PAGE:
London Corners – The Phoenix Garden
Where is this woodland glade where you may read a book in peace and calm away from the bustle of the city? Like so many other little parks in London it is hidden in plain sight, but this one really is in the heart of the West End. It’s not the only one, but the others tend to be manicured and statue-filled, from Soho Square (always rather tired-looking and often, unfortunately, rented out for corporate purposes) to the rather posher and more manicured St James’s Square (below).
This one is a true community square, though, facing social housing properties and run by locals, who host an annual agricultural show. It’s at the back of the Phoenix Theatre just off Charing Cross Road, and a narrow passageway from it will take you to the Church of St Giles.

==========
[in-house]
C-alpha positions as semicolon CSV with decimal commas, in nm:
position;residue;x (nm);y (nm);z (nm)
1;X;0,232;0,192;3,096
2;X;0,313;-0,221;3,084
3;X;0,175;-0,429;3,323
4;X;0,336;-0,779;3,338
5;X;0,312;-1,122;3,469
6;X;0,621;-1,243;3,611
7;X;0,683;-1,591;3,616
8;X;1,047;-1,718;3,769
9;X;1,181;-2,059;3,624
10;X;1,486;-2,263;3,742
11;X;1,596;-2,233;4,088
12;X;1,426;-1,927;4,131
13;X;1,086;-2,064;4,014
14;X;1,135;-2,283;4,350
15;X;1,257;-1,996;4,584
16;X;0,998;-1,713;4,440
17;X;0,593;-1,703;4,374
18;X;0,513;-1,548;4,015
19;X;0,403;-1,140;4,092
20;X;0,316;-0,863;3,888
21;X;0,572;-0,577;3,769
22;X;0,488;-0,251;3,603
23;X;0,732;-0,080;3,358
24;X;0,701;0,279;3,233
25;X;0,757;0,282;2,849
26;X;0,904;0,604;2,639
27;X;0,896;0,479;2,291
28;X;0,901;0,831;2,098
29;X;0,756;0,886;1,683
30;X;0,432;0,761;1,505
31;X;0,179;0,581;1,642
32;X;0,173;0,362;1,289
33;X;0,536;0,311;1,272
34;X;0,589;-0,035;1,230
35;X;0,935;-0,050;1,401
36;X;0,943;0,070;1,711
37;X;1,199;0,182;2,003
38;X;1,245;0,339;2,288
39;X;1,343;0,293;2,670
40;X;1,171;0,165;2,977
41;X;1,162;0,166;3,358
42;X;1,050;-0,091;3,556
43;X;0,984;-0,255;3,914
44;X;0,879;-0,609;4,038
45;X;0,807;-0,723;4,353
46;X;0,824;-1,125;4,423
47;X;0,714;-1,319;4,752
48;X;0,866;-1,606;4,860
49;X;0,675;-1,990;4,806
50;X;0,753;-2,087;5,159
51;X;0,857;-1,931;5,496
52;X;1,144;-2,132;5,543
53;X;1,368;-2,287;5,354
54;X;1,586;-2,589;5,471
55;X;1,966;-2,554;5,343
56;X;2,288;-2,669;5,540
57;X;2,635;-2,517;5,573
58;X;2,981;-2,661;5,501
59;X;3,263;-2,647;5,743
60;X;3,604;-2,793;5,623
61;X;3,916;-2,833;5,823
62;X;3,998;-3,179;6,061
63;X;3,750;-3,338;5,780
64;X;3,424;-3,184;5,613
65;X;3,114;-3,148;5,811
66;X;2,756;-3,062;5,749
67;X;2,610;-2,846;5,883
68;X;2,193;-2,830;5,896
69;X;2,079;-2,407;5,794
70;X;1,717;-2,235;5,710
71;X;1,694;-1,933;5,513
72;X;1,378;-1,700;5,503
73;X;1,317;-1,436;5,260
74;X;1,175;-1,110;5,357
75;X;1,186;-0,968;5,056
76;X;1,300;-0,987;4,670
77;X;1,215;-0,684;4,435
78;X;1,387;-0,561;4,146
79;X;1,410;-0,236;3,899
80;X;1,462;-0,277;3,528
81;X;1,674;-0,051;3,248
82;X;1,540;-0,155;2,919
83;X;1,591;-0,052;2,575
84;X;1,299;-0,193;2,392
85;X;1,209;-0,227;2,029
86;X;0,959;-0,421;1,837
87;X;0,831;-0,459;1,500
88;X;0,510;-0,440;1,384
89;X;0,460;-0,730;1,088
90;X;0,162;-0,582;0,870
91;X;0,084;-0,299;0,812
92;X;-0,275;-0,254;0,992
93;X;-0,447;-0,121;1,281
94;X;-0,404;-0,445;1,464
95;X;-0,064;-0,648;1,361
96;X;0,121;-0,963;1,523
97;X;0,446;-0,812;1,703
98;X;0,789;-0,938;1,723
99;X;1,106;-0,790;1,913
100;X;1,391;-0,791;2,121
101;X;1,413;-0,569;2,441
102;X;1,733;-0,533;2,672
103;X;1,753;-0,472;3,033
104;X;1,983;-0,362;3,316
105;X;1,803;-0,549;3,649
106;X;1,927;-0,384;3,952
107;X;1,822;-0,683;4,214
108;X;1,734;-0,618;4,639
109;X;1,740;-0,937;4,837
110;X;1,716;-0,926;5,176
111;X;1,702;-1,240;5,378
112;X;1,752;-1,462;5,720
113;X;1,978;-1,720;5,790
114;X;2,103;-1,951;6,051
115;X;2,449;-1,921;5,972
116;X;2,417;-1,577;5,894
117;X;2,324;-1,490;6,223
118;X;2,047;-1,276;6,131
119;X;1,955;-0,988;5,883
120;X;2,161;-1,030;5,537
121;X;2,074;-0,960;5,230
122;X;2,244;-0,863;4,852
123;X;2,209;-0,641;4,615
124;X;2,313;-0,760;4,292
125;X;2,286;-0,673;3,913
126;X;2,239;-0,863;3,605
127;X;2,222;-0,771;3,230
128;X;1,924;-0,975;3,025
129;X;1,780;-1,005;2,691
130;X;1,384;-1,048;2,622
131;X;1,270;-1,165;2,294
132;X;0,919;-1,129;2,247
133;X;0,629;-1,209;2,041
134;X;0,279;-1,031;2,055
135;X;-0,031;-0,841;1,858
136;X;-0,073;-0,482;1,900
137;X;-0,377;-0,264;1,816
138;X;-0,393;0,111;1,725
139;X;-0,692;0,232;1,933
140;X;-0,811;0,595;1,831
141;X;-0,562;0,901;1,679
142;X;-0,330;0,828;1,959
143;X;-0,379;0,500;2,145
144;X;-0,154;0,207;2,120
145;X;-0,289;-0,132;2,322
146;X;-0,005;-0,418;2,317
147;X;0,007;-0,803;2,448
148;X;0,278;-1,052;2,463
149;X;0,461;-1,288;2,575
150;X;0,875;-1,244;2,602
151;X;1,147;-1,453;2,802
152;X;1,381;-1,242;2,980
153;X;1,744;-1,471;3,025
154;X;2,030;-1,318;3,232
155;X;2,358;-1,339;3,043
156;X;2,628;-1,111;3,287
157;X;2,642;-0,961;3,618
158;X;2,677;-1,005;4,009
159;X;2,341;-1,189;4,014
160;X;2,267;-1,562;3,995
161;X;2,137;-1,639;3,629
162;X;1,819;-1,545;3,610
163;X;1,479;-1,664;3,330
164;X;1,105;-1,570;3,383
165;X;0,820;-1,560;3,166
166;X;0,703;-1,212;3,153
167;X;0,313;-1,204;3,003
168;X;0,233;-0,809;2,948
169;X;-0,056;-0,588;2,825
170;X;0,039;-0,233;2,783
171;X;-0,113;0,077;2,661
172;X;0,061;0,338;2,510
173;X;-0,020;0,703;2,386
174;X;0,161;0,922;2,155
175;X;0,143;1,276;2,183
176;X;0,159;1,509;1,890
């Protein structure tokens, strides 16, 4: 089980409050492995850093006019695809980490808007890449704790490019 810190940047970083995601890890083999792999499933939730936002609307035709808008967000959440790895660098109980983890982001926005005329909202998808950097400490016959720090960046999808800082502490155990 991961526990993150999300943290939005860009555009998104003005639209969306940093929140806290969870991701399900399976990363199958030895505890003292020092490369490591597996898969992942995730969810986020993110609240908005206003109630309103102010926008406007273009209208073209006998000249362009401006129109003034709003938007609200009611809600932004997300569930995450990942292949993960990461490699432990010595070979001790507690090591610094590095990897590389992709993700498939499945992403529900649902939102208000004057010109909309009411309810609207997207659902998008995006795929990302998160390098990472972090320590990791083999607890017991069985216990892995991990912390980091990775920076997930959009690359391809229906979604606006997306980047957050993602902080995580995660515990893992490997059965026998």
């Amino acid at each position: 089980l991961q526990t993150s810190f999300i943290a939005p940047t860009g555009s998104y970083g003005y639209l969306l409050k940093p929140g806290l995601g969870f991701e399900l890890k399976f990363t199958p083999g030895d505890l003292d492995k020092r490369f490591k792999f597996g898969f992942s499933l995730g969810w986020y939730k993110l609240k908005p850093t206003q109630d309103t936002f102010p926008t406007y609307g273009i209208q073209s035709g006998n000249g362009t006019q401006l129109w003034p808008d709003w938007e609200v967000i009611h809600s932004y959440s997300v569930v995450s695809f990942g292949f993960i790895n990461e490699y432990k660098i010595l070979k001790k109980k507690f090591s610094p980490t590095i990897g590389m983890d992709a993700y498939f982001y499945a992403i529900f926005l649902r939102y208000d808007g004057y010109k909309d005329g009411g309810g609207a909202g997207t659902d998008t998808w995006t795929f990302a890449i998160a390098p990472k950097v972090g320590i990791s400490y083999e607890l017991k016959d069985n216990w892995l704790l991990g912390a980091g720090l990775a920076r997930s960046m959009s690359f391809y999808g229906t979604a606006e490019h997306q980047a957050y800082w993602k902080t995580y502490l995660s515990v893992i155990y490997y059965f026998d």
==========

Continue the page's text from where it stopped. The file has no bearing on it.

The first recorded church on the site was a chapel of the parish of Holborn attached to a monastery and leper hospital founded by the wife of Henry I in 1101 – the one you see now is from 1732.
The Garden was set up on a carpark in the 1980s, which had been established on a WWII bombsite (the site was bombed in 1940). The Phoenix Garden has survived various challenges, including a major industrial fly-tipping scandal. It is the only one of the original seven Covent Garden community gardens to survive to this day. It continues to be run by a committee of volunteers comprising local residents and workers, to be enjoyed by all.